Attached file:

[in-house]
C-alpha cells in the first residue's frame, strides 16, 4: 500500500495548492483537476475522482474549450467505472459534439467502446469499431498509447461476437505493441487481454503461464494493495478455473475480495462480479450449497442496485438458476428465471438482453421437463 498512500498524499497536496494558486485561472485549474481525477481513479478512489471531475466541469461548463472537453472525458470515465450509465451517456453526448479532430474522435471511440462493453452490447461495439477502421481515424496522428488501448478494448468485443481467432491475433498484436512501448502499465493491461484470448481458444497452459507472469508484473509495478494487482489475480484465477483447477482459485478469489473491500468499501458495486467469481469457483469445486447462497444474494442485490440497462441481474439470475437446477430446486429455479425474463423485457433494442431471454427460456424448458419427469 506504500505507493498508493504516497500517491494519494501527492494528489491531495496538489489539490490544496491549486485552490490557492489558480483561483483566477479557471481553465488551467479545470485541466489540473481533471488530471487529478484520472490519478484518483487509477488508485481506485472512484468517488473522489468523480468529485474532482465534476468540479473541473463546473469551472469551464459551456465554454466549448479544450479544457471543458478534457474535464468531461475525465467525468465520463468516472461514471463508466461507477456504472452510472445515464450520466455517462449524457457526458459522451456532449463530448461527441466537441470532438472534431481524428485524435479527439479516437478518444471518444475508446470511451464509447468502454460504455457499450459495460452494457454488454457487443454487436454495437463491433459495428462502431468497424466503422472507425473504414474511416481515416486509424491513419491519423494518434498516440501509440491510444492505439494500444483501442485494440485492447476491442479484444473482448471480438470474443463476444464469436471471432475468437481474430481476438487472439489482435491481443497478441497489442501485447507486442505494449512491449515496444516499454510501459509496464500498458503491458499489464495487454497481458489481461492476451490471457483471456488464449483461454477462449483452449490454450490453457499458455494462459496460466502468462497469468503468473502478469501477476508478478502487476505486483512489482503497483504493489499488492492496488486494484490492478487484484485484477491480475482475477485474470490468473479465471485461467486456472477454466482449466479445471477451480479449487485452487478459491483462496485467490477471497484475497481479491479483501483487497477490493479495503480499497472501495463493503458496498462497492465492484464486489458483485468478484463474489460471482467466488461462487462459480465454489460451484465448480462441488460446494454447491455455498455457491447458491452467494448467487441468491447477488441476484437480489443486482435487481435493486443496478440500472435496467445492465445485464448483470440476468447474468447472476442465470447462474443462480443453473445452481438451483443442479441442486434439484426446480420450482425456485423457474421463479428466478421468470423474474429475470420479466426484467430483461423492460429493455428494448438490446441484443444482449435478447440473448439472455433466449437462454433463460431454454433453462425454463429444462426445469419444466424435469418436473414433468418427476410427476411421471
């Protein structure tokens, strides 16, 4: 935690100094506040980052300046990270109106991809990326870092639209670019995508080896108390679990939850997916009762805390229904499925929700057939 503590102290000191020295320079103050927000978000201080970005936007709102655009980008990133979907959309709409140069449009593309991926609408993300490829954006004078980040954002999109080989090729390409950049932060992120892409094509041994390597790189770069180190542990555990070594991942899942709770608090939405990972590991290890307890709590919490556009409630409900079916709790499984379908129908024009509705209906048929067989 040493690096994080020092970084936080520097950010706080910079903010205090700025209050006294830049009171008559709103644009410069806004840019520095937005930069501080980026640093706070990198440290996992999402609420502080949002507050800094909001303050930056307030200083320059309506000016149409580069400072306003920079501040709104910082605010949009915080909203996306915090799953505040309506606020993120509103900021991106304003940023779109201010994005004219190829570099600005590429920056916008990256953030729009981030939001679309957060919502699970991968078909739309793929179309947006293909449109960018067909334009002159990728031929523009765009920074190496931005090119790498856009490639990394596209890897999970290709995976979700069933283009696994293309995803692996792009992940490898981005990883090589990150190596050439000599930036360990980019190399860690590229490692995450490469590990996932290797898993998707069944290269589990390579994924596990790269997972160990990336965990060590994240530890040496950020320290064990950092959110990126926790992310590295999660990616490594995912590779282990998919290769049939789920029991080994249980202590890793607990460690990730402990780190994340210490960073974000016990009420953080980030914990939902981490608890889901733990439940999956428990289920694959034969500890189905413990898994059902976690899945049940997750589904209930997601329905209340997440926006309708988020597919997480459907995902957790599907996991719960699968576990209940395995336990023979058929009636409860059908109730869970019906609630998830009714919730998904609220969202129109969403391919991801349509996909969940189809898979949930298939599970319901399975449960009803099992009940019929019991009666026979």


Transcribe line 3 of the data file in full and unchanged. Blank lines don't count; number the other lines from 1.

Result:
């Protein structure tokens, strides 16, 4: 935690100094506040980052300046990270109106991809990326870092639209670019995508080896108390679990939850997916009762805390229904499925929700057939 503590102290000191020295320079103050927000978000201080970005936007709102655009980008990133979907959309709409140069449009593309991926609408993300490829954006004078980040954002999109080989090729390409950049932060992120892409094509041994390597790189770069180190542990555990070594991942899942709770608090939405990972590991290890307890709590919490556009409630409900079916709790499984379908129908024009509705209906048929067989 040493690096994080020092970084936080520097950010706080910079903010205090700025209050006294830049009171008559709103644009410069806004840019520095937005930069501080980026640093706070990198440290996992999402609420502080949002507050800094909001303050930056307030200083320059309506000016149409580069400072306003920079501040709104910082605010949009915080909203996306915090799953505040309506606020993120509103900021991106304003940023779109201010994005004219190829570099600005590429920056916008990256953030729009981030939001679309957060919502699970991968078909739309793929179309947006293909449109960018067909334009002159990728031929523009765009920074190496931005090119790498856009490639990394596209890897999970290709995976979700069933283009696994293309995803692996792009992940490898981005990883090589990150190596050439000599930036360990980019190399860690590229490692995450490469590990996932290797898993998707069944290269589990390579994924596990790269997972160990990336965990060590994240530890040496950020320290064990950092959110990126926790992310590295999660990616490594995912590779282990998919290769049939789920029991080994249980202590890793607990460690990730402990780190994340210490960073974000016990009420953080980030914990939902981490608890889901733990439940999956428990289920694959034969500890189905413990898994059902976690899945049940997750589904209930997601329905209340997440926006309708988020597919997480459907995902957790599907996991719960699968576990209940395995336990023979058929009636409860059908109730869970019906609630998830009714919730998904609220969202129109969403391919991801349509996909969940189809898979949930298939599970319901399975449960009803099992009940019929019991009666026979």